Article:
EU plans reform to make power bills less tied to fossil fuel prices

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BRUSSELS, Jan 23 (Reuters) – Upcoming European Union proposals to overhaul the bloc’s electricity market will attempt to make consumer energy bills less tied to short-term swings in fossil fuel prices, the European Commission said on Monday.

The EU is reforming its power market to attempt to avoid a repeat of last year, when cuts to Russian gas supply drove European electricity prices to record levels, hiking bills for households and forcing some industries to close.

In a public consultation launched on Monday, the Commission laid out numerous options to overhaul the way power plants sell electricity, as part of the market reform it will propose in March.

“We need to make the electricity market design fit for the future, allowing it to deliver the benefits of affordable clean energy to everyone,” EU energy commissioner Kadri Simson said.

The EU proposal will aim to expand Europe’s use of long-term contracts that provide power plants with a fixed price for their electricity – “contracts for difference” (CfD) and power purchase agreements (PPA), the Commission said.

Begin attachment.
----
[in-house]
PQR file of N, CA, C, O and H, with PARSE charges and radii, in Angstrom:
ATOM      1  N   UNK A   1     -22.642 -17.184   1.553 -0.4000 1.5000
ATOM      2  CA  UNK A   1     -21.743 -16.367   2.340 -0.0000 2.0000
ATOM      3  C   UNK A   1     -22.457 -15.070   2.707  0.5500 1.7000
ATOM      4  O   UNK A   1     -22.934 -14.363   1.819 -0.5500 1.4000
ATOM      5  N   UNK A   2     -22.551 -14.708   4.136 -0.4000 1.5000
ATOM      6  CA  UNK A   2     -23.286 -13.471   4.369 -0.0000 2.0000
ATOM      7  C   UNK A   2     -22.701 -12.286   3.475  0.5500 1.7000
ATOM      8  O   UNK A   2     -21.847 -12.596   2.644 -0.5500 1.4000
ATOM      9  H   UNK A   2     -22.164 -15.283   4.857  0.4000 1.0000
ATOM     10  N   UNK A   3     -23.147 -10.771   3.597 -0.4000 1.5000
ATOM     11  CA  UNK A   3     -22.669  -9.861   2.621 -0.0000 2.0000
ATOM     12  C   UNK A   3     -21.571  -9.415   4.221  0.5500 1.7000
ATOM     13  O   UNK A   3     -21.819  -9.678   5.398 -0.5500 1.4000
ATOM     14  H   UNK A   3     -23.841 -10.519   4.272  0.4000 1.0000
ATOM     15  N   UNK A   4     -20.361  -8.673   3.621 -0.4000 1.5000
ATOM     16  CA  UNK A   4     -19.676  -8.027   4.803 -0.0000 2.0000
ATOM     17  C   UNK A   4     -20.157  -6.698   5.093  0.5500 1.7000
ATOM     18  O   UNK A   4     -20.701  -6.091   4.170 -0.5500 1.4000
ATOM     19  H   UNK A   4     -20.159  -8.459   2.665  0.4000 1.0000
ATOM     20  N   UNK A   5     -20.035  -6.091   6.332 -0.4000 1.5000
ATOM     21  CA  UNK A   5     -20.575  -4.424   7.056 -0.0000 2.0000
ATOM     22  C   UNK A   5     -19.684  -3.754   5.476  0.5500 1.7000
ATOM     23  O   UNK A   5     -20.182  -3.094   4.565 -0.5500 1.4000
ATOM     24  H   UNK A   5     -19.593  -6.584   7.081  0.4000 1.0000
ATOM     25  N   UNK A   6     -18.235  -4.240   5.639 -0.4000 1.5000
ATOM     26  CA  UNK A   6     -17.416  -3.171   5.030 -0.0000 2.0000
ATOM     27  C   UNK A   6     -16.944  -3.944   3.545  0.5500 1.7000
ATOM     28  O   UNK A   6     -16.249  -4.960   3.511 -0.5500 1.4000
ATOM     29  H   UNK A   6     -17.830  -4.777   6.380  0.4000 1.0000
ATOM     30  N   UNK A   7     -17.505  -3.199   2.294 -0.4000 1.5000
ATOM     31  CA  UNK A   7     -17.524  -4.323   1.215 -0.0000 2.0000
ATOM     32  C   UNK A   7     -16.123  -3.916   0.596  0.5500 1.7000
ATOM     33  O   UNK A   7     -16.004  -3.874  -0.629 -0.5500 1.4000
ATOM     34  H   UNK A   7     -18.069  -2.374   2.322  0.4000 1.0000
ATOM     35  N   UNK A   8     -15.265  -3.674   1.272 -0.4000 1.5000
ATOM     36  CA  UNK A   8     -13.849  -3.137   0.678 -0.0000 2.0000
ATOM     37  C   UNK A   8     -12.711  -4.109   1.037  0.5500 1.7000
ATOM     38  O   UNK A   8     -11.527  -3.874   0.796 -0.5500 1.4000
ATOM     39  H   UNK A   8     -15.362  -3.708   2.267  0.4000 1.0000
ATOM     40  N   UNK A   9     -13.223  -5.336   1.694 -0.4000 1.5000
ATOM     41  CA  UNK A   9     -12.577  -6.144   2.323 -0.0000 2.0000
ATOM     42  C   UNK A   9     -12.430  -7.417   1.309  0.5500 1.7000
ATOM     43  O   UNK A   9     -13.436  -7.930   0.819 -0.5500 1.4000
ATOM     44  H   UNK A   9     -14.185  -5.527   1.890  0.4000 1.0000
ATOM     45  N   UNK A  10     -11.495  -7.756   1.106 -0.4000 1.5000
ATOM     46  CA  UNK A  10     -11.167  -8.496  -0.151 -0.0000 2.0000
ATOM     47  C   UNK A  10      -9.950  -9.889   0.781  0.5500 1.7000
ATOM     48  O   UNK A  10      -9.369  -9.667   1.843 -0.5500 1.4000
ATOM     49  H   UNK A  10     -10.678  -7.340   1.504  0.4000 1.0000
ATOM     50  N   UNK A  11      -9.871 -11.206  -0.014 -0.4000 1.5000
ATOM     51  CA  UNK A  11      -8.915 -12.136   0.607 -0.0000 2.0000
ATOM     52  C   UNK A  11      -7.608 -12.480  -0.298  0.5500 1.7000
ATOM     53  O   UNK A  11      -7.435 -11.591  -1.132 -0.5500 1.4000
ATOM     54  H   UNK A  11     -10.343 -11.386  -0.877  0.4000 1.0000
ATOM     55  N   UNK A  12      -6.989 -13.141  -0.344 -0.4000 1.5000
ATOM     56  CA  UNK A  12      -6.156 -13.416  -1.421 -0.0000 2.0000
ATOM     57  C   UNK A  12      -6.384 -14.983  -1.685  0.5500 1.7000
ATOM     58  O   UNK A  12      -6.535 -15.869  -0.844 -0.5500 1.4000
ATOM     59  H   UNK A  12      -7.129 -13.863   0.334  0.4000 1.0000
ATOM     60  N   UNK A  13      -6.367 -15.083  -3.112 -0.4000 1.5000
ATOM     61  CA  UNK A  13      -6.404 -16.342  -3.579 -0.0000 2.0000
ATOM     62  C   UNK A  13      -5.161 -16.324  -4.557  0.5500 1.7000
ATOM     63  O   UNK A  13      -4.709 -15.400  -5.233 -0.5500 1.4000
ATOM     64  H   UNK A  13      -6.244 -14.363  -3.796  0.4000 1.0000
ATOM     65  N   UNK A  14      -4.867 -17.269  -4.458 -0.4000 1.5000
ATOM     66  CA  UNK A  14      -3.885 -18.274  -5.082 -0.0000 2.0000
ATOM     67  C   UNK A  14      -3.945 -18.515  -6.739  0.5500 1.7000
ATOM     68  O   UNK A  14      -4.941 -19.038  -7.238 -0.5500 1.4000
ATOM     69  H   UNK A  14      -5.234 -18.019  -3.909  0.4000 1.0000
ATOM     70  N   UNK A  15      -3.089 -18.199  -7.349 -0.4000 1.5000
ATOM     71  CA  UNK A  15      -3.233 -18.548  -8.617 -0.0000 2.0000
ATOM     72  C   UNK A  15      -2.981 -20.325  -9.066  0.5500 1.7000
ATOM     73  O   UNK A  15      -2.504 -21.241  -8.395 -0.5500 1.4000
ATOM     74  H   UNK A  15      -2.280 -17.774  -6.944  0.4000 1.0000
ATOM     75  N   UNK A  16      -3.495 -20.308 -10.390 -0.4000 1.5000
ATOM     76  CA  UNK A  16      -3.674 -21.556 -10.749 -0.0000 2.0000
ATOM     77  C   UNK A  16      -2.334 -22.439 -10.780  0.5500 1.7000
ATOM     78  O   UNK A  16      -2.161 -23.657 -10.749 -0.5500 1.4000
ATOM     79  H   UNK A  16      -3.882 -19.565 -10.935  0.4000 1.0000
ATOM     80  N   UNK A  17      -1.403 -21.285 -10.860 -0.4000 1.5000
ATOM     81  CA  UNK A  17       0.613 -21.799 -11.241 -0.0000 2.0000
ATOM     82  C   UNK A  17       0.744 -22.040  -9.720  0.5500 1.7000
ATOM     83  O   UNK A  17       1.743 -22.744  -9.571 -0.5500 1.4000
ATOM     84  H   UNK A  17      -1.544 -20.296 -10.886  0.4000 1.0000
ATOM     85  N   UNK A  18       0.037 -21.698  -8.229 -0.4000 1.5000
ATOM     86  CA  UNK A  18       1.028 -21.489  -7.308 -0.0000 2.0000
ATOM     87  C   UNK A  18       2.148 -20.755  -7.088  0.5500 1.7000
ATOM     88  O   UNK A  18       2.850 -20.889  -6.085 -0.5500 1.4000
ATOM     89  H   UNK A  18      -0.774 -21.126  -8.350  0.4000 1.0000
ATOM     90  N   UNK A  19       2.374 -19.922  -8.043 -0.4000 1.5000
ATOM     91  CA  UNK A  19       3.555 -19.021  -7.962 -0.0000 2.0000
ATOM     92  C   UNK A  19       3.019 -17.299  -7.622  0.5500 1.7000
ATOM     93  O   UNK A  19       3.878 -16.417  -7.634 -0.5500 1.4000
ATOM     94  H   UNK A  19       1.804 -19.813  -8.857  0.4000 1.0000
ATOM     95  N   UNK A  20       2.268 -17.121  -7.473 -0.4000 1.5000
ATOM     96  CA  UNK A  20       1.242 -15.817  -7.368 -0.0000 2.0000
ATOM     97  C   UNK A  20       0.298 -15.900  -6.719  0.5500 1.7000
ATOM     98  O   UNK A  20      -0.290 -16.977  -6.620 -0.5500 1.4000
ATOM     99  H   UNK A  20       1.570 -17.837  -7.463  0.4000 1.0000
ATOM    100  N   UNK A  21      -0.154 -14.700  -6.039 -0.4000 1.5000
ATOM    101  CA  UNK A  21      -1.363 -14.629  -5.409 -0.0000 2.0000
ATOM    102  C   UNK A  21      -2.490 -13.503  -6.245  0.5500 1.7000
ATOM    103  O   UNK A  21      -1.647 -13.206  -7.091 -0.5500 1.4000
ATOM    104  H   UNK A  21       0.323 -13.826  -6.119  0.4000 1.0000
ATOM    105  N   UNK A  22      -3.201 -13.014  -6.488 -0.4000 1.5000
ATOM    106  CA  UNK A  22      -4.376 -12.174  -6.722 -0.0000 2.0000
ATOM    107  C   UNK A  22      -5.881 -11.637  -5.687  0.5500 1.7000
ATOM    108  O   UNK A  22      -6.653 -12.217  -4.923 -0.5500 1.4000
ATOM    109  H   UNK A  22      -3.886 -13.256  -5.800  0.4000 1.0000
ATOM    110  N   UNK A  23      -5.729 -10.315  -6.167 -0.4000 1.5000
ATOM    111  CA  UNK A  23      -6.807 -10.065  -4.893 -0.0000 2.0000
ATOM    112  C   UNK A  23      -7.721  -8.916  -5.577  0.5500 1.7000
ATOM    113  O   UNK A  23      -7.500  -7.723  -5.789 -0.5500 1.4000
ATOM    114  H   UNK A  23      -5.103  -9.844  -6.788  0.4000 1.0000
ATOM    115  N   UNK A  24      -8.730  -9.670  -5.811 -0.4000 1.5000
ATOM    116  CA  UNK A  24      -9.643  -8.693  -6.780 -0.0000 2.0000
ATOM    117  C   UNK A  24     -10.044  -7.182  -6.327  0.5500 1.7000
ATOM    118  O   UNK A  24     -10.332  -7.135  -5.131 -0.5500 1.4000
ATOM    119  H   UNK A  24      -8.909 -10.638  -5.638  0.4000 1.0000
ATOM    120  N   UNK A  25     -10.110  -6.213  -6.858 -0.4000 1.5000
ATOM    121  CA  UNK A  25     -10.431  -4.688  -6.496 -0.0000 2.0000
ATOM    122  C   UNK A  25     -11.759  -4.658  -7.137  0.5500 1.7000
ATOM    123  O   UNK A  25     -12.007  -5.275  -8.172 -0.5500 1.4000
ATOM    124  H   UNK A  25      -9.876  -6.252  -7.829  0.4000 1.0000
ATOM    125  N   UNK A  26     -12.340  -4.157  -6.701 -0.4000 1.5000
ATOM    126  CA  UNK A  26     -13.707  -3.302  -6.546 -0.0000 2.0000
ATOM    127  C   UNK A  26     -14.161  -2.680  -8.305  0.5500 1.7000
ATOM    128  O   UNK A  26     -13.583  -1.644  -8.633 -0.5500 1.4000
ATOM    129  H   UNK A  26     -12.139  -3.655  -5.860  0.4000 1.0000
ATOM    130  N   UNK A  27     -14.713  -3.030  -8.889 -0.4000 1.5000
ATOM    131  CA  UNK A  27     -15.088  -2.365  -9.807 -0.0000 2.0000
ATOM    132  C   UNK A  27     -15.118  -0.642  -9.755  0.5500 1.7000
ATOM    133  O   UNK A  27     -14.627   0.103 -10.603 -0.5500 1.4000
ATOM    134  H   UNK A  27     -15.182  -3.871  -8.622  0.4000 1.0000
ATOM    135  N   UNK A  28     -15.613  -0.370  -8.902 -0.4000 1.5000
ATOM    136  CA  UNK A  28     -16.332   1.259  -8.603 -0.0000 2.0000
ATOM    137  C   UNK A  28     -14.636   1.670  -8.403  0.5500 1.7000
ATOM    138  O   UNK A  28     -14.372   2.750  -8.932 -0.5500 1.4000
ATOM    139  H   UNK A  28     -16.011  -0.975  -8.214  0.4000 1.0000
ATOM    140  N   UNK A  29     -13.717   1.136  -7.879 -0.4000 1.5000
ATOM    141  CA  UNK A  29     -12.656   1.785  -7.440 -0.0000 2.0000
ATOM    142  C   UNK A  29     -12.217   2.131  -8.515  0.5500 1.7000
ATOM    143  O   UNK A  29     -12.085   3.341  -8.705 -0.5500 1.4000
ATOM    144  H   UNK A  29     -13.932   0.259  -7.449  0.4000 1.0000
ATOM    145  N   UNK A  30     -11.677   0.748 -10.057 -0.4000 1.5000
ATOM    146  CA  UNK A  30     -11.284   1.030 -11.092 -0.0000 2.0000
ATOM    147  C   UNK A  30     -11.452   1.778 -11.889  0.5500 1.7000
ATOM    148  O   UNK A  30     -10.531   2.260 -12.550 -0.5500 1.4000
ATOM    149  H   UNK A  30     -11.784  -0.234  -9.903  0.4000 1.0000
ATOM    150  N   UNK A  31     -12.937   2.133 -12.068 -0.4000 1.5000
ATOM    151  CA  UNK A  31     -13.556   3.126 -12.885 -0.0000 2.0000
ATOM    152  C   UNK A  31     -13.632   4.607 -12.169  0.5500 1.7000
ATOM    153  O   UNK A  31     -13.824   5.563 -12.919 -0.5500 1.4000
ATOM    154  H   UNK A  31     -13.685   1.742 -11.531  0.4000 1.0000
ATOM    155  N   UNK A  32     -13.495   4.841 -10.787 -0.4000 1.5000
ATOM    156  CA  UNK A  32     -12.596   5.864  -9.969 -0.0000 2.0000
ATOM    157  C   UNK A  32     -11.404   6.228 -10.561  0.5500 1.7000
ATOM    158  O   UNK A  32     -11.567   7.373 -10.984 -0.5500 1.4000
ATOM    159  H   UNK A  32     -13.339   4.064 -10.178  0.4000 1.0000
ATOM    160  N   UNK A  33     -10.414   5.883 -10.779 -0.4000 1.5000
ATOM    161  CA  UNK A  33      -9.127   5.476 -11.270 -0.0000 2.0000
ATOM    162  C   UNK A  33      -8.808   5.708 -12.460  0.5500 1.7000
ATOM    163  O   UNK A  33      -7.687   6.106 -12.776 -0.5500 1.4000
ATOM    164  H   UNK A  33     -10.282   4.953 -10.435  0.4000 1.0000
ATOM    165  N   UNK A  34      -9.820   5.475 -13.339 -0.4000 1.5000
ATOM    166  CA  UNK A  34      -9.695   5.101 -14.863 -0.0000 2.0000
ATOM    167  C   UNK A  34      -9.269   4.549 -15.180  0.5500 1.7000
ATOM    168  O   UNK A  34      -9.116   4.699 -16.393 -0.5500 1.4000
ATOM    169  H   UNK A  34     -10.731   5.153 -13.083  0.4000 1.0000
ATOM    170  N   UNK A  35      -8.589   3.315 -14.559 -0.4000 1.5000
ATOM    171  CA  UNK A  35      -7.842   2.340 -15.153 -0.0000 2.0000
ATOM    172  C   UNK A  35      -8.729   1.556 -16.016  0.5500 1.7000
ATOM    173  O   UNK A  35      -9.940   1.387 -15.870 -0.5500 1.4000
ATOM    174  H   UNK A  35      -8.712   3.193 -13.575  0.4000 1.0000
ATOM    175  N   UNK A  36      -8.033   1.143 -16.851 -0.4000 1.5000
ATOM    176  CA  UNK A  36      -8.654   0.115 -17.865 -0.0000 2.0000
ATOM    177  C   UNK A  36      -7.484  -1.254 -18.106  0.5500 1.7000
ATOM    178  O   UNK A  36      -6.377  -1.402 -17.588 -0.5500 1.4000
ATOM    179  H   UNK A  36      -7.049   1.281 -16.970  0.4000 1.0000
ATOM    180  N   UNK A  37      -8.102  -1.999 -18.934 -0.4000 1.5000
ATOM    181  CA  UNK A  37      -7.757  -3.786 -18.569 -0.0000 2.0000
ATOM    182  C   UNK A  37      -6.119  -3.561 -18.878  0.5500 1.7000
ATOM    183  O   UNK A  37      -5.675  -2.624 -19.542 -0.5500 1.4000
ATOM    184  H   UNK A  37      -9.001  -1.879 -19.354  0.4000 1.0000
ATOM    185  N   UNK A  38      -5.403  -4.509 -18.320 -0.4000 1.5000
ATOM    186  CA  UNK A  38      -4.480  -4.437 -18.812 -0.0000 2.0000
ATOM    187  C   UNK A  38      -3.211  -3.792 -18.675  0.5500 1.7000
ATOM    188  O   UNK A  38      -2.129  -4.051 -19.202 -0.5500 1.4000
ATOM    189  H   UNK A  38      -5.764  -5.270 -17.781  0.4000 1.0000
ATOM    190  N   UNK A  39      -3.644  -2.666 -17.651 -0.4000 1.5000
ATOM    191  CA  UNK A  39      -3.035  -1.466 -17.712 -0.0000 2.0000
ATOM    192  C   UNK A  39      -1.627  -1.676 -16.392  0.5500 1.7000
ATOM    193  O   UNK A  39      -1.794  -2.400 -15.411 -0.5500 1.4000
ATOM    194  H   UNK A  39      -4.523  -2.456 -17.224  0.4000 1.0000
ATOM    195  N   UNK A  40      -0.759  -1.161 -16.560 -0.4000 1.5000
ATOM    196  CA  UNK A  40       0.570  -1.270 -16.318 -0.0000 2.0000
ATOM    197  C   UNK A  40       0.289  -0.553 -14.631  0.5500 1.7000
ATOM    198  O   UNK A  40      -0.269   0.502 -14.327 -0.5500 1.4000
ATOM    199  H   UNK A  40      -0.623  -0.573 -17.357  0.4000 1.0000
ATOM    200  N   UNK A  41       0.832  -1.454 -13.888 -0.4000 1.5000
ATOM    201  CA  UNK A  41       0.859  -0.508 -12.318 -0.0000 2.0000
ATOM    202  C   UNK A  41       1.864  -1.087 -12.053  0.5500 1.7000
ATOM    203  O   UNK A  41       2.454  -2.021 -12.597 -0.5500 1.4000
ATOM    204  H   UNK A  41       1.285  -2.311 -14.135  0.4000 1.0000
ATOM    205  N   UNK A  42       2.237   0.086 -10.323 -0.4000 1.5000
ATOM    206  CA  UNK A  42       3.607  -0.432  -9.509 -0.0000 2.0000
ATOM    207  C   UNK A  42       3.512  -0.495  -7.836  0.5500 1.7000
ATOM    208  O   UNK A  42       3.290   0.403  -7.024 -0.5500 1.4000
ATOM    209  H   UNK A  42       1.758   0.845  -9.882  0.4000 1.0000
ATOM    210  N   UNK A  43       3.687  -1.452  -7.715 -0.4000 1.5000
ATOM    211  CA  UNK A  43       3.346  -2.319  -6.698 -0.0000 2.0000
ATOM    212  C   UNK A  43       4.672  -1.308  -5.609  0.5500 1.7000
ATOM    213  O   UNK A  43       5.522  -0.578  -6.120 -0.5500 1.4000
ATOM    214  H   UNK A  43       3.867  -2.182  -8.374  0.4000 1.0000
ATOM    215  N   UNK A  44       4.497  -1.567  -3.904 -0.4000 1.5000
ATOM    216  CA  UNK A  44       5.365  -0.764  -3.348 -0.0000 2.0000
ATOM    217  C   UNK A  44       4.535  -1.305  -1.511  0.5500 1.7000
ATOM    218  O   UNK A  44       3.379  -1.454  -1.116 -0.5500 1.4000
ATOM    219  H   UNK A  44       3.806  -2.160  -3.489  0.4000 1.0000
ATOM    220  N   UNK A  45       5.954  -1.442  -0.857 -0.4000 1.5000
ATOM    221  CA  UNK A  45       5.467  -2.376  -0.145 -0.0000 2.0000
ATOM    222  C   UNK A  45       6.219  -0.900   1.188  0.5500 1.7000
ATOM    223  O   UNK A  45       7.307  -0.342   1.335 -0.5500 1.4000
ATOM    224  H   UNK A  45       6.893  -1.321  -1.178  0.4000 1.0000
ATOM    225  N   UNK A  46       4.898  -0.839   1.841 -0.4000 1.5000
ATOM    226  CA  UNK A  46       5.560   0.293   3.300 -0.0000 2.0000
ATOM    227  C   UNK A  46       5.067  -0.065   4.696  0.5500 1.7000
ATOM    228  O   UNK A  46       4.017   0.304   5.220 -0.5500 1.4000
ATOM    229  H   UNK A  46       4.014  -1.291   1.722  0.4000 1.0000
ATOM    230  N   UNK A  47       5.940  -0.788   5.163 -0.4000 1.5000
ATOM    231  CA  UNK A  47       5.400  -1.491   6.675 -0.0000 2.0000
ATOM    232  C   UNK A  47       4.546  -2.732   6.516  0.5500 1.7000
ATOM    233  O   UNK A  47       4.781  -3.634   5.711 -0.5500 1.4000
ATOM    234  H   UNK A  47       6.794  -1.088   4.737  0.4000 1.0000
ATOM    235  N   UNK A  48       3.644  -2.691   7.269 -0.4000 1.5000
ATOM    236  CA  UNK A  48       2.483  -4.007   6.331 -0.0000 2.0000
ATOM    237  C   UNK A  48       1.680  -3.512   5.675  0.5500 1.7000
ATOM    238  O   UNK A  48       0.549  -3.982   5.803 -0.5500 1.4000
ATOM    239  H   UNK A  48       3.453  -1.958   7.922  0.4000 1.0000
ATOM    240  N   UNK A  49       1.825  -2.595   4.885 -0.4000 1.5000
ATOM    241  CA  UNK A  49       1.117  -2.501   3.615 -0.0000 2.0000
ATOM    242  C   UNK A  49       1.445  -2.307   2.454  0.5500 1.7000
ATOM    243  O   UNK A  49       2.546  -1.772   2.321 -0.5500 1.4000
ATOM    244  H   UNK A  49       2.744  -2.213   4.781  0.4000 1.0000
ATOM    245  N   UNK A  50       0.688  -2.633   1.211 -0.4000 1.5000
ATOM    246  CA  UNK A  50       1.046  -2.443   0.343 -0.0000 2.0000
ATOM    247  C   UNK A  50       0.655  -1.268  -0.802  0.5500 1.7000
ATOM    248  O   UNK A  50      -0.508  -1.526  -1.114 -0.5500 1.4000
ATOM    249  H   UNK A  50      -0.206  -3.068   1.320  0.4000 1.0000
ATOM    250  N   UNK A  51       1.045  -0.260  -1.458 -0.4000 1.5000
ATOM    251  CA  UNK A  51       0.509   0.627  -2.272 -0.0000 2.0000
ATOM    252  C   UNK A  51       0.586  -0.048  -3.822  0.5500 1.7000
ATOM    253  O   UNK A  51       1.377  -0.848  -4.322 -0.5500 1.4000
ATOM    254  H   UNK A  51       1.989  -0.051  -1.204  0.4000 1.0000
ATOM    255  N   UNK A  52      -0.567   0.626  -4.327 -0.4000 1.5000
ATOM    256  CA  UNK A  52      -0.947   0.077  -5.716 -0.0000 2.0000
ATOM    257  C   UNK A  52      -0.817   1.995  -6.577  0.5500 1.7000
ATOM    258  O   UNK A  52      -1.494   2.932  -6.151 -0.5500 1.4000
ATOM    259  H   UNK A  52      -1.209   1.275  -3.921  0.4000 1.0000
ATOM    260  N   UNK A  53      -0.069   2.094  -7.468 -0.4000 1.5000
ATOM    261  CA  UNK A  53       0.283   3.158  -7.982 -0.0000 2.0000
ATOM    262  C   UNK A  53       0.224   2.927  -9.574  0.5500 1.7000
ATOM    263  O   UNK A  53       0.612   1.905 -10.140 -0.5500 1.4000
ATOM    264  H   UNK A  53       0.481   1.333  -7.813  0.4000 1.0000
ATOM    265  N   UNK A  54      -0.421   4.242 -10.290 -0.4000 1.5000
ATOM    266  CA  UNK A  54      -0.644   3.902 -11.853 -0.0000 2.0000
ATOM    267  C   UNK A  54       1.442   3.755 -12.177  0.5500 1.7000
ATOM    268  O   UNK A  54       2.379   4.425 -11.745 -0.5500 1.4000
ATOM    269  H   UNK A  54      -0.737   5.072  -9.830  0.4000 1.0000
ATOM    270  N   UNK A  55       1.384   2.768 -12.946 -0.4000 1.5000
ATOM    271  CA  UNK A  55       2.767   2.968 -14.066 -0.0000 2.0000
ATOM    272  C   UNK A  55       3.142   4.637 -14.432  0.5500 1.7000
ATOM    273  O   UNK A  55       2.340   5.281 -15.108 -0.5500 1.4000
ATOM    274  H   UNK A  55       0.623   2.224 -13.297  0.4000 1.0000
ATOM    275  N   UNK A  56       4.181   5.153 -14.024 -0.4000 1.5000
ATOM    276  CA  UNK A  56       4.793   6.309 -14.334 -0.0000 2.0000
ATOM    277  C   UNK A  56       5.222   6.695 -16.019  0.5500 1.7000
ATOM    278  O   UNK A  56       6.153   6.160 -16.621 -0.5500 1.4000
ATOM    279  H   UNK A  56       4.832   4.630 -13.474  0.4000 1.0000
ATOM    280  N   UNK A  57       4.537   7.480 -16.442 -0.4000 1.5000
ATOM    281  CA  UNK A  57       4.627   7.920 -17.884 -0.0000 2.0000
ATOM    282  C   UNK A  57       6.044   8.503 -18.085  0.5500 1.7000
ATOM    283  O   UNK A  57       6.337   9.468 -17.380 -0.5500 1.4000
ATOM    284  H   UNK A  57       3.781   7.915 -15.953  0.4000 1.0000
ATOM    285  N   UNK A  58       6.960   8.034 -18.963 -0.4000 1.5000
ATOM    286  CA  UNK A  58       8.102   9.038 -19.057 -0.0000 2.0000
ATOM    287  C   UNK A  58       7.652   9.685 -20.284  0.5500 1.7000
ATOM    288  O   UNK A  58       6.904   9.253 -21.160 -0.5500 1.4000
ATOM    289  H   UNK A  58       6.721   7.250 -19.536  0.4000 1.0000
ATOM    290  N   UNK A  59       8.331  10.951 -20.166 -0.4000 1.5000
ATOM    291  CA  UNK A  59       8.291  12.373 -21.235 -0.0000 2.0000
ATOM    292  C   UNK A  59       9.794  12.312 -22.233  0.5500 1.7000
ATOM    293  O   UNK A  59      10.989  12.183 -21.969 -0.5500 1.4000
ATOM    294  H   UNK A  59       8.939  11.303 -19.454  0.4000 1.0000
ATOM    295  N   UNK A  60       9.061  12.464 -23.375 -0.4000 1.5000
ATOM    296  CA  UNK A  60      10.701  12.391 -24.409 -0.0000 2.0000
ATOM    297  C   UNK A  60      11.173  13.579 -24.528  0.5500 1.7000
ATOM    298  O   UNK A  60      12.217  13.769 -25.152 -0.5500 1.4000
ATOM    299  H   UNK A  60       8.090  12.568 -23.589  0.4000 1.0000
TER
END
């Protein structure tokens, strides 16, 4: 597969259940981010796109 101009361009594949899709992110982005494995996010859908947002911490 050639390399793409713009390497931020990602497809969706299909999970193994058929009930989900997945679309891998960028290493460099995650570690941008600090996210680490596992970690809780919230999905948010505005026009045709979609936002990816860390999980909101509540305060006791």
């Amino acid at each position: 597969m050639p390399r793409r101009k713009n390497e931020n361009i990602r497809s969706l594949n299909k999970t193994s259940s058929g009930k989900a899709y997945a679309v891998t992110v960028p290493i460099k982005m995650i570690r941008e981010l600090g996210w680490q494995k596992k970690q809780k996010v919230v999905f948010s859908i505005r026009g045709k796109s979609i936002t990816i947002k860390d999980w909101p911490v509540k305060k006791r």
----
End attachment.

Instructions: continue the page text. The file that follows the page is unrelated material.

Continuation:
Expanding these types of contracts would create a buffer between energy consumers and volatile prices in short-term energy markets, yielding more stable energy bills for households and companies, it said.

This could be done through more public tenders for renewable energy that include a PPA, or state-backed credit guarantees for companies to sign PPAs.

The EU could also incentivise CfDs, either by introducing specific EU rules for CfDs and leaving it up to national governments to decide to use them.

More radical changes, like requiring all new power plants that receive state support to sign CfDs, were also a possibility, the Commission said.

Another option could be to allow national governments to impose CfDs on certain existing power plants, although the Commission said that would come with risks.

“This could risk the necessary investments in this type of generation, increase the costs of those investments and as a result be counterproductive,” it said.

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